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Multiplexed SSH sessions for quicker connection

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If you need to open multiple SSH connections to the same host, it can get tedious to re-authenticate for every one. And even with public key authentication and no password, the extra channel eats a bit of bandwidth. The solution is multiplexed SSH sessions: Authenticate once, and the following connections to the same host goes over the same session. It’s dead easy to set up:

In your ~/.ssh/config file add the following lines. (Make sure that file has user permissions only, i.e. 600).

Host *
   ControlMaster auto
   ControlPath ~/.ssh/master-%r@%h:%p

It takes effect immediately. SSH twice to the same host to verify.

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Personal Fedora 15 Installation Guide


Here my notes for my Fedora 15 install, again based on Mauriat Miranda’s guide. After you’ve gotten the DVD, this assumes you’re installing on a new 64 bits system, rather than upgrading.

A pleasant addition to the installation process is the ability to add the standard repositories (and any other repositories if you like). This means after a finished install, all basic packages will be up to date.

Third Party Repositories
You’ll need them for various patent encumbered libraries and apps, for playing MP3, DVD, etc.

sudo rpm -ivh
sudo rpm -ivh

Main Packages
For normal use

yum -y install audacity autossh digikam feh geeqie gimp gnupg gnucash gthumb gtkpod htop hugin ImageMagick k3b-extras-freeworld kdebase kdegraphics kino ktorrent lame-mp3x libcddb liberation-fonts-common liberation-mono-fonts liberation-narrow-fonts liberation-sans-fonts liberation-serif-fonts mplayer mencoder mjpegtools mozplugger mp3gain obexfs libreoffice-calc libreoffice-writer parcellite pidgin-otr thunderbird ufraw ufraw-gimp xine xine-lib-extras xine-lib-extras-freeworld xmms xmms-faad2 xmms-mp3 xmms-pulse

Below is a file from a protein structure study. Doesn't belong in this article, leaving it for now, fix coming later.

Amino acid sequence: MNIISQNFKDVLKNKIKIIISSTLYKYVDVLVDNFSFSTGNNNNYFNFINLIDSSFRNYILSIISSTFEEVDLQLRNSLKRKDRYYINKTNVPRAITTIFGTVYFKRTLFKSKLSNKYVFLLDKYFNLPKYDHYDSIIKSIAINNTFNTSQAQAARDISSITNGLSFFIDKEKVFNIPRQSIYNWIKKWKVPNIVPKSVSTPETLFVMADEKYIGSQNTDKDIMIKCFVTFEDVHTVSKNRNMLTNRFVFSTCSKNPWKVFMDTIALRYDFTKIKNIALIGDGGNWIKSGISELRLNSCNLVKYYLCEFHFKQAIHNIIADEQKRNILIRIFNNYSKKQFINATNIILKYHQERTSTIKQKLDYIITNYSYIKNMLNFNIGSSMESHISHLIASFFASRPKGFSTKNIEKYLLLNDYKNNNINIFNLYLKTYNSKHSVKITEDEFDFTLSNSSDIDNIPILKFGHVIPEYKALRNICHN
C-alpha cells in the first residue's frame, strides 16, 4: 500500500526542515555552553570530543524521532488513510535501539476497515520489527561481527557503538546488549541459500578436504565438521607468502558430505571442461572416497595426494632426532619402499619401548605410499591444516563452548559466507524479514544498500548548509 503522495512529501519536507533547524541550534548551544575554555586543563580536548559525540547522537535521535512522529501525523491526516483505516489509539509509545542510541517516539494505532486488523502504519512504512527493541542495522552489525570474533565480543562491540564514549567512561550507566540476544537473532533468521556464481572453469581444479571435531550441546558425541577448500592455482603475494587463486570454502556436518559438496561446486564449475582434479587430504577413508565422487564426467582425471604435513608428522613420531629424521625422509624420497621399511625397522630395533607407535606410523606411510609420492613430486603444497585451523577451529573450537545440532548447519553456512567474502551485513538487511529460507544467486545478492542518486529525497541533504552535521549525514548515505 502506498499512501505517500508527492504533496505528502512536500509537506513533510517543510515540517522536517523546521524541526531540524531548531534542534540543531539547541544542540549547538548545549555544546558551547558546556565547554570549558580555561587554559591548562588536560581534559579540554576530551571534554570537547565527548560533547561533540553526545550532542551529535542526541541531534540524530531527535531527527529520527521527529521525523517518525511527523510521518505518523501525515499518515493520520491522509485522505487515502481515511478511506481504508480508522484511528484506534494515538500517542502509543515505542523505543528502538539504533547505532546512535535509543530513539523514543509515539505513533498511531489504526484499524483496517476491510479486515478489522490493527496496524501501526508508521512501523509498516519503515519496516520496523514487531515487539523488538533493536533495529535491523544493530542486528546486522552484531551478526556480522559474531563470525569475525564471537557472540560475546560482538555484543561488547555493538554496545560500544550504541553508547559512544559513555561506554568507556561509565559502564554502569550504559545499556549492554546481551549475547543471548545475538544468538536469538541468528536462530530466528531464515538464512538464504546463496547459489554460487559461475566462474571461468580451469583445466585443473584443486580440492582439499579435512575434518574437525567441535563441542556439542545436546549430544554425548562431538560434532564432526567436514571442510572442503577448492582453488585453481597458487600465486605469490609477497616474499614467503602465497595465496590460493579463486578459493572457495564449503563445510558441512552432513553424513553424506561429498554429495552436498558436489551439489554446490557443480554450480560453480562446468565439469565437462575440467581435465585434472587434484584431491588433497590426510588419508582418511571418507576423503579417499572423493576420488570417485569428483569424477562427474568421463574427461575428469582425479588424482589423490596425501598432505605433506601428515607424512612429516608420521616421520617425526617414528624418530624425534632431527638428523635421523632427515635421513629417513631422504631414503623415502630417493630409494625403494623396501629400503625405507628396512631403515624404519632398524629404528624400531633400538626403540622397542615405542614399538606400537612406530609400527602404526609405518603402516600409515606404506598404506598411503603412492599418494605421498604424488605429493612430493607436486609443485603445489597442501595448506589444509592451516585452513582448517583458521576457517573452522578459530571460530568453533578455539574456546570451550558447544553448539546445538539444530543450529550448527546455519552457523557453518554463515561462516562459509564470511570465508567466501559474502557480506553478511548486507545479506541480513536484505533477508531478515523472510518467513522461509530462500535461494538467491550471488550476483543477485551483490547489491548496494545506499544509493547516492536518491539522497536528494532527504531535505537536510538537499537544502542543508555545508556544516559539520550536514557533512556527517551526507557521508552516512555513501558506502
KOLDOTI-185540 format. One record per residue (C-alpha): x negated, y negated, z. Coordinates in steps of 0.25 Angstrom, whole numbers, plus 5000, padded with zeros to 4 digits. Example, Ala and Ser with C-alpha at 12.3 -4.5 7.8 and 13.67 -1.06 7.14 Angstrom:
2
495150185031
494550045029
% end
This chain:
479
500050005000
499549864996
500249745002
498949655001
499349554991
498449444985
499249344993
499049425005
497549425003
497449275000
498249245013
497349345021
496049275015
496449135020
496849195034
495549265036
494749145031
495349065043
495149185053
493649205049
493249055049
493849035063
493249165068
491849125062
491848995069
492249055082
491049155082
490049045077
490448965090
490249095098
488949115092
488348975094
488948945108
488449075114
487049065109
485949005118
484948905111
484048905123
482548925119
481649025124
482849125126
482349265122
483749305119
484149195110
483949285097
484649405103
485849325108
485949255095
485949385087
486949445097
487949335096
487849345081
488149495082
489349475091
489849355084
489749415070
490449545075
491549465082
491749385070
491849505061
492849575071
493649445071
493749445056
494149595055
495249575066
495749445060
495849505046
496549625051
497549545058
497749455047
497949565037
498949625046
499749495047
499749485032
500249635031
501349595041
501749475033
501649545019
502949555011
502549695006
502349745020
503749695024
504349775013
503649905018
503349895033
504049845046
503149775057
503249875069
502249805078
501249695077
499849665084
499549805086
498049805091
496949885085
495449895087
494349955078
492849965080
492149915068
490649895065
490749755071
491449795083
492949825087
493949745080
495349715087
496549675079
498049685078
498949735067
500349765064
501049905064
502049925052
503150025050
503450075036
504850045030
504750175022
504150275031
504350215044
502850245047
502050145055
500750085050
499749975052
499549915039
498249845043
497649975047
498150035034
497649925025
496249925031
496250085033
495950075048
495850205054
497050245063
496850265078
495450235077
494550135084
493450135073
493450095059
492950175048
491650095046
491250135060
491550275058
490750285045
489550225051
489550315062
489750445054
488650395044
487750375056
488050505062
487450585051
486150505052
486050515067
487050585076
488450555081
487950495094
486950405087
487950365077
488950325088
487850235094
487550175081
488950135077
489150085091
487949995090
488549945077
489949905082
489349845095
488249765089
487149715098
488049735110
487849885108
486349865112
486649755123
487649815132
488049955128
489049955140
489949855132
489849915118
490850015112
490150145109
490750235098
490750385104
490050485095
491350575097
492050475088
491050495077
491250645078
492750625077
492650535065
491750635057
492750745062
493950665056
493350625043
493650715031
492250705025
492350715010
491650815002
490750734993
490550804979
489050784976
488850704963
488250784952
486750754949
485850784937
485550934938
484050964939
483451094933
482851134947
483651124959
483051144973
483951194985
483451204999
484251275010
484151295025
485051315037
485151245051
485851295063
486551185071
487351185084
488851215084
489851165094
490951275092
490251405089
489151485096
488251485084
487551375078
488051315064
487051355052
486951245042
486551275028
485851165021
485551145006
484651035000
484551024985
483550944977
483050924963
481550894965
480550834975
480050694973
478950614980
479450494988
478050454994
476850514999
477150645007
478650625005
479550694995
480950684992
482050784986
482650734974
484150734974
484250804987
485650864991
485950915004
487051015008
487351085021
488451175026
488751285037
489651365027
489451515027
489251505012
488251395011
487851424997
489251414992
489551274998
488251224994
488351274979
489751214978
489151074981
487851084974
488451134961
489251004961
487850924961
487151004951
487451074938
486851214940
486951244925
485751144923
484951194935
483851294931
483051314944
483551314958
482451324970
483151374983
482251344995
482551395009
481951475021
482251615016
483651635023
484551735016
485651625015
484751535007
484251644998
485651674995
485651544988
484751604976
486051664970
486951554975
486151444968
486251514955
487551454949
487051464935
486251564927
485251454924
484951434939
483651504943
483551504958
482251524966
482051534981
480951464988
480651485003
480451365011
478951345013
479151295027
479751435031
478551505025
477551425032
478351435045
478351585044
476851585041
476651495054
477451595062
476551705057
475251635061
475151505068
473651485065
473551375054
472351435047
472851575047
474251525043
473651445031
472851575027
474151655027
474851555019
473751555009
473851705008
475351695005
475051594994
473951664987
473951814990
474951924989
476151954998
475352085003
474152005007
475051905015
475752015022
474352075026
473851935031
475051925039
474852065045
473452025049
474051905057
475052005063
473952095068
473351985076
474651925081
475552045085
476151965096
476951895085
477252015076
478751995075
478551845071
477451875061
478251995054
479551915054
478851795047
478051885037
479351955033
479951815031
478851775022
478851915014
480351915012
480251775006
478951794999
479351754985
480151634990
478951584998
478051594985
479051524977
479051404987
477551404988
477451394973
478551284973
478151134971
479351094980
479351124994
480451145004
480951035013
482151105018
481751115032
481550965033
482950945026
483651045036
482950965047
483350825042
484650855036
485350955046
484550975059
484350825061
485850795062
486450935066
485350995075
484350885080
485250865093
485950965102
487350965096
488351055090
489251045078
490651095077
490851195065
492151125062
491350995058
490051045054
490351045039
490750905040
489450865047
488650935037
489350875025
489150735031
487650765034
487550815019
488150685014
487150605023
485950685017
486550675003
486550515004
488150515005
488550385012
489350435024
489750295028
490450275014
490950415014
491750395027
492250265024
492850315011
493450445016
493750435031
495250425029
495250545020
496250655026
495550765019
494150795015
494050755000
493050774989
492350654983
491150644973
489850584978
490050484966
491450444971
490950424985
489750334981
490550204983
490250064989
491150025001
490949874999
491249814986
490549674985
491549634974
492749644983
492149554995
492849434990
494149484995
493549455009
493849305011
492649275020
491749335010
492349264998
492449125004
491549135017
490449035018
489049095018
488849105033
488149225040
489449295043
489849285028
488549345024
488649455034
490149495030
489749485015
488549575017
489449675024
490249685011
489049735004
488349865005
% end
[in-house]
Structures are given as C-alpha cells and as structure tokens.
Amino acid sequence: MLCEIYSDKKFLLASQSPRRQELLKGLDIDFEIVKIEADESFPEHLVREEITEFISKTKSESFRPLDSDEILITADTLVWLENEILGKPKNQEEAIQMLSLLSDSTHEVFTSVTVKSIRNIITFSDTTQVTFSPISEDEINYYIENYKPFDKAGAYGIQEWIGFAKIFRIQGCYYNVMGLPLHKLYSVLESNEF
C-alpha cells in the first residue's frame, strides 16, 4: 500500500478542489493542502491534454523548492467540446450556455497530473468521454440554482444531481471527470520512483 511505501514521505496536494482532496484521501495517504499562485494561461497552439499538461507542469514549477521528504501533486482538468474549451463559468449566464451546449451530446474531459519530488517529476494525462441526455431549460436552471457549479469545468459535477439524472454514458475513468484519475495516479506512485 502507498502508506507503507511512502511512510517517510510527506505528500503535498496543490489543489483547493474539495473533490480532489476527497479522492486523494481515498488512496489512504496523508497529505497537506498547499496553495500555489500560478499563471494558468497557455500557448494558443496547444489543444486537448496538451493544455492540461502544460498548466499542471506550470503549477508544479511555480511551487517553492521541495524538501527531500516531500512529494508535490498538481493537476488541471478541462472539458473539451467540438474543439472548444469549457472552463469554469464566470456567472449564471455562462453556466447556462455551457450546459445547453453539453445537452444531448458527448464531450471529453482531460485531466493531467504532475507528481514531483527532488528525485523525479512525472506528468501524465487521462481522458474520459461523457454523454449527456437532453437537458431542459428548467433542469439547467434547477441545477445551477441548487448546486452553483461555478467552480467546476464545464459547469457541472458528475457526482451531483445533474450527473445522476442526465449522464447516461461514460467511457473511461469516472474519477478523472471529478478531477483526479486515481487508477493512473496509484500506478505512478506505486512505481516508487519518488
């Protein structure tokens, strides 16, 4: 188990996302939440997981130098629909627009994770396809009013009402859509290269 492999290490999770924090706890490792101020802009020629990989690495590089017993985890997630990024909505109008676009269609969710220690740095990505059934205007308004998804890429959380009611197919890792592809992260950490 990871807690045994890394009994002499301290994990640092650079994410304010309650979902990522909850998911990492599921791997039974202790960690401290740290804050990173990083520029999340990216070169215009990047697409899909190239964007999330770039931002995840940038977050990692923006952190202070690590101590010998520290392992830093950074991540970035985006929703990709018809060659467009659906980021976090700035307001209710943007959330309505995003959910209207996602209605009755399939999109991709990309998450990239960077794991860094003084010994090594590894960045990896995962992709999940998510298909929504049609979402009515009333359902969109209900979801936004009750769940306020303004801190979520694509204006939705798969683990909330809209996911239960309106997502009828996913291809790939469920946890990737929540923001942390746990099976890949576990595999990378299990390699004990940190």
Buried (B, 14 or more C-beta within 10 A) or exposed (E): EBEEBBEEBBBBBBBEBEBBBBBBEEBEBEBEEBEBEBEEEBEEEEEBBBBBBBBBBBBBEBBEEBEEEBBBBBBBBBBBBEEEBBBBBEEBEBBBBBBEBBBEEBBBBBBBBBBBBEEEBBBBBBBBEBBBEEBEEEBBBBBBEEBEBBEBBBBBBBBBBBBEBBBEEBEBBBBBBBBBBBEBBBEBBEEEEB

For development

yum -y install ant arj bash-completion dosbox dvdauthor dvgrab easymock easytag emacs enblend git gitk gnome-terminal gnome-system-monitor gnuplot htop iftop java-1.6.0-openjdk java-1.6.0-openjdk-javadoc java-1.6.0-openjdk-plugin java-1.6.0-openjdk-src joda-time joda-time-javadoc kdiff3 kover ncftp OpenEXR OpenEXR_Viewers python-dateutil python-mox qemu-launcher qtpfsgui quicksynergy rdesktop rssh subversion transcode unrar vcdimager vdr-mp3 vlc w3m wine wireshark-gnome

MPlayer Codecs

wget -O /tmp/all-20110131.tar.bz2
mkdir -p /usr/lib/codecs
tar -jxvf /tmp/all-20110131.tar.bz2 --strip-components 1 -C /usr/lib/codecs/

DVD Playback

wget -O /tmp/libdvdcss-1.2.10-5.fc15.x86_64.rpm
wget -O /tmp/libdvdcss2-1.2.10-5.fc15.x86_64.rpm
yum --nogpgcheck localinstall /tmp/libdvdcss2-1.2.10-5.fc15.x86_64.rpm /tmp/libdvdcss-1.2.10-5.fc15.x86_64.rpm

Change the SSHD port

You might want to run SSHD on a different port than 22 to avoid the worst influx of random attacks. For this example, let’s go for port 222.

In /etc/ssh/sshd_config, uncomment the Port setting, and change the number to 222.

Port 222

In /etc/sysconfig/iptables, add a line to accept incoming connections on this port. If you like, you can always keep the old as well.

-A INPUT -m state --state NEW -m tcp -p tcp --dport 22 -j ACCEPT
-A INPUT -m state --state NEW -m tcp -p tcp --dport 222 -j ACCEPT

Then, tell SELinux to accept this port by executing as root